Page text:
Famicom portable

Discussion in 'General Discussion' started by AnimeOtakuDrew, Sep 3, 2017.

  1. Greetings, all! I am purchasing a Sharp Twin Famicom (Famicom and Famicom Disk in one) and would like to convert it to a portable system. Has anyone done this before? I have seen plenty about converting NES and regular Famicom, but nothing with the Famicom Disk System. I'm certain this will increase the difficulty of the project, but I have an abundance of free time, so I don't find the idea all that daunting. I just want to find out if it is something anyone else had done before and, if so, whether that person has posted videos or instructions so I can see how it differs from a standard NES/Famicom conversion. Thank you all in advance for any and all assistance you can offer!
     
  2. Prog

    Prog Not a Meme™ Staff Member

    I doubt anybody here has done it. The FDS is kind of rare stateside, where the vast majority of this memberbase lives. Mechanical storage media and portability don't tend to mix well, especially in the case of an old and unreliable floppy drive. To top it off, the FDS is also kind of finicky to begin with.

    However, this whole community is based on impractical projects done sheerly to create a personalized, one-of-a-kind novelty, so I am in no way trying to discourage this! I would love to see it done. I am only hesitant for one reason; isn't the Twin Famicom fairly rare?
     
    Fiskers1208 likes this.
  3. I live in the US as well, so I realize that the FDS and the Twin Famicom aren't exactly common, but my searches of Amazon and eBay showed that they are pretty much readily available to anyone wishing to obtain one. The biggest issue seems to be the pricing, which (in my searches) seems to average in the $150-200 range. This may not seem a lot to some people, but for others (like myself) that is a generally prohibitive cost. In fact, the high price of the system is why I came here seeking advice for the conversion, as I can't afford to buy another so I wanted to make sure I don't screw up this one. But, if there is nobody able to offer advice or directions to prevent that, perhaps I should abort the project. What do you guys think?
     
  4. Prog

    Prog Not a Meme™ Staff Member

    Personally, I think that for a first project, it would probably be better to do something well-documented to hone in your skills and learn what goes into these projects. It's difficult to innovate when you're stuck still trying to rope in the fundamental skills, like soldering.
     
    Fiskers1208 and Shank like this.
  5. The trouble is lack of money. I can't afford to buy a system especially for the purpose of converting it to a portable. I have a very limited fixed income, which is why I don't have all of the consoles or even games that I want. (For example, I had to use money I'd been saving up for four months in order to pre-order Metroid: Samus Returns.) With that in mind, buying a SNES or GameCube or whatever to convert just isn't an option. On the other hand, if I try to convert the one system I currently own (the SNES I got way back at its initial release), I run the risk of rendering it unusable so I have to replace it, which I can't afford either. Plus, even though it may sound kind of silly, I've had this SNES so long and through so much that I have a bit of emotional attachment to it and don't really want to change it. And, unlike the other hobby I'm trying to get into, there doesn't really seem to be a cheap way to get started on this one, and it's prospects for making money seem to be fairly slim, so (also unlike the other hobby) this one isn't likely to pay for itself. With that in mind, should I just give up my thoughts of making portable consoles? It's something I really wanted to get into, but my financial limitations make it nigh impossible to do properly.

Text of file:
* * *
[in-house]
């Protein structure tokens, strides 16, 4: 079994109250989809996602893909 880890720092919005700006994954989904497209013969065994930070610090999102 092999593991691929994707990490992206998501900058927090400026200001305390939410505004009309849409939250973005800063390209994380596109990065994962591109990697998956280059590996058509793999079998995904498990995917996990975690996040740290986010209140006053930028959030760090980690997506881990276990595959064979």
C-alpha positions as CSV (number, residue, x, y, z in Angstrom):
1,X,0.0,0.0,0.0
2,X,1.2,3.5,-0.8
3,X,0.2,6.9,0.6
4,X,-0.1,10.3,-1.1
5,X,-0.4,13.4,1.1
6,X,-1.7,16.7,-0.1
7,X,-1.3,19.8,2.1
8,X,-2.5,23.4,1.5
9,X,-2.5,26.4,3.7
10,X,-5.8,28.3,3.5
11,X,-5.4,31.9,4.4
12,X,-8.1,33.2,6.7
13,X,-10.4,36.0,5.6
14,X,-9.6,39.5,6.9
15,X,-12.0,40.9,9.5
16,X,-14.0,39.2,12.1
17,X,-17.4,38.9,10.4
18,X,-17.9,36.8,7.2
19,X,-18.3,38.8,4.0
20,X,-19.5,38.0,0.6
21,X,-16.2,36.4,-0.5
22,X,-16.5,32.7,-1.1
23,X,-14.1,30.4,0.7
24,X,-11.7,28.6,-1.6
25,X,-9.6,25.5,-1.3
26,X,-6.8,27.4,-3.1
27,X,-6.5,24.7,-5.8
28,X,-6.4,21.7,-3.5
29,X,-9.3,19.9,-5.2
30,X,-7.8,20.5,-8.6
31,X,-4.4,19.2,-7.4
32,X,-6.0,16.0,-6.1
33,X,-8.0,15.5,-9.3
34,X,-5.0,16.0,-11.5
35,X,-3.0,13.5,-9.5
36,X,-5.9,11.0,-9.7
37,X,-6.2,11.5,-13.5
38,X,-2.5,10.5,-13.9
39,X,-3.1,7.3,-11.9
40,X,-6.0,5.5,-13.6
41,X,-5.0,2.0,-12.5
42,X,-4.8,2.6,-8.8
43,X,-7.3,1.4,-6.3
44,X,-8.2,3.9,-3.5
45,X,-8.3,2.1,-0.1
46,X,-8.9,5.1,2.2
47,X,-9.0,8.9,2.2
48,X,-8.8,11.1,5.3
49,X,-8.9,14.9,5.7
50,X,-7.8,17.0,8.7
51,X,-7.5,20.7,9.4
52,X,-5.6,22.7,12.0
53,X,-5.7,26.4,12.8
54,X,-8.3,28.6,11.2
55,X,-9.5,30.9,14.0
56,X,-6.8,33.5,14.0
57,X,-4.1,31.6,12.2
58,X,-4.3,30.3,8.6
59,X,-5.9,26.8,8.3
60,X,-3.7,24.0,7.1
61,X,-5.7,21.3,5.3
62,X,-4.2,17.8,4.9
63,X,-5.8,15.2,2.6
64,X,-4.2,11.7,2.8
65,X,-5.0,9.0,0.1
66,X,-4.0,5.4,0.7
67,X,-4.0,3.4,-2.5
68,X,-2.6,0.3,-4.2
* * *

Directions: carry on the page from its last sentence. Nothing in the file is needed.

6. GingerOfOz

    GingerOfOz Member

    If you can't spend the money to buy a used console, you probably won't have the money to build a portable. The console is generally the cheapest part of building a portable. I'm finishing up a Wii portable, and for my first portable I've spent almost $450 on parts and $150 on tools. And that's with minimal mistakes, some free parts, and good deals. And this isn't the kind of thing where you can use low quality parts and get the desired outcome. Low quality parts will waste your money because they won't work or have other flaws that cause more and more issues down the line. So if you do want to keep going, be ready to spend a lot of cash.
     
  7. Kickback

    Kickback Teen Idle Staff Member

    There isn't an FDS portable, it hasn't happened.

    The reasons I can think of personally, the FDS is of course a floppy drive, relies a ton of moving parts and tbh they really require stablity, jiggling around a floppy drive will do absolutely no good to it, which makes size an issue because you can't really make it smaller, and finally well... what games are on FDS? It's honestly a fun novelty but has very few exclusive games really worth checking out, realistically you could play them many other ways.

    Not to mention, tons and tons of mechanical parts means prone to failure, best of luck finding replacement parts for the Twin Famicom of all things
     
  8. The only reason I thought it might be possible is because people manage to make portables out of CD based systems. I figured, if a CD could be stabilized well enough to play on a handheld, a Famicom Disk should be able to be stabilized as well. Sorry for the mistake.
     
  9. Kickback

    Kickback Teen Idle Staff Member

    No need to be sorry
     

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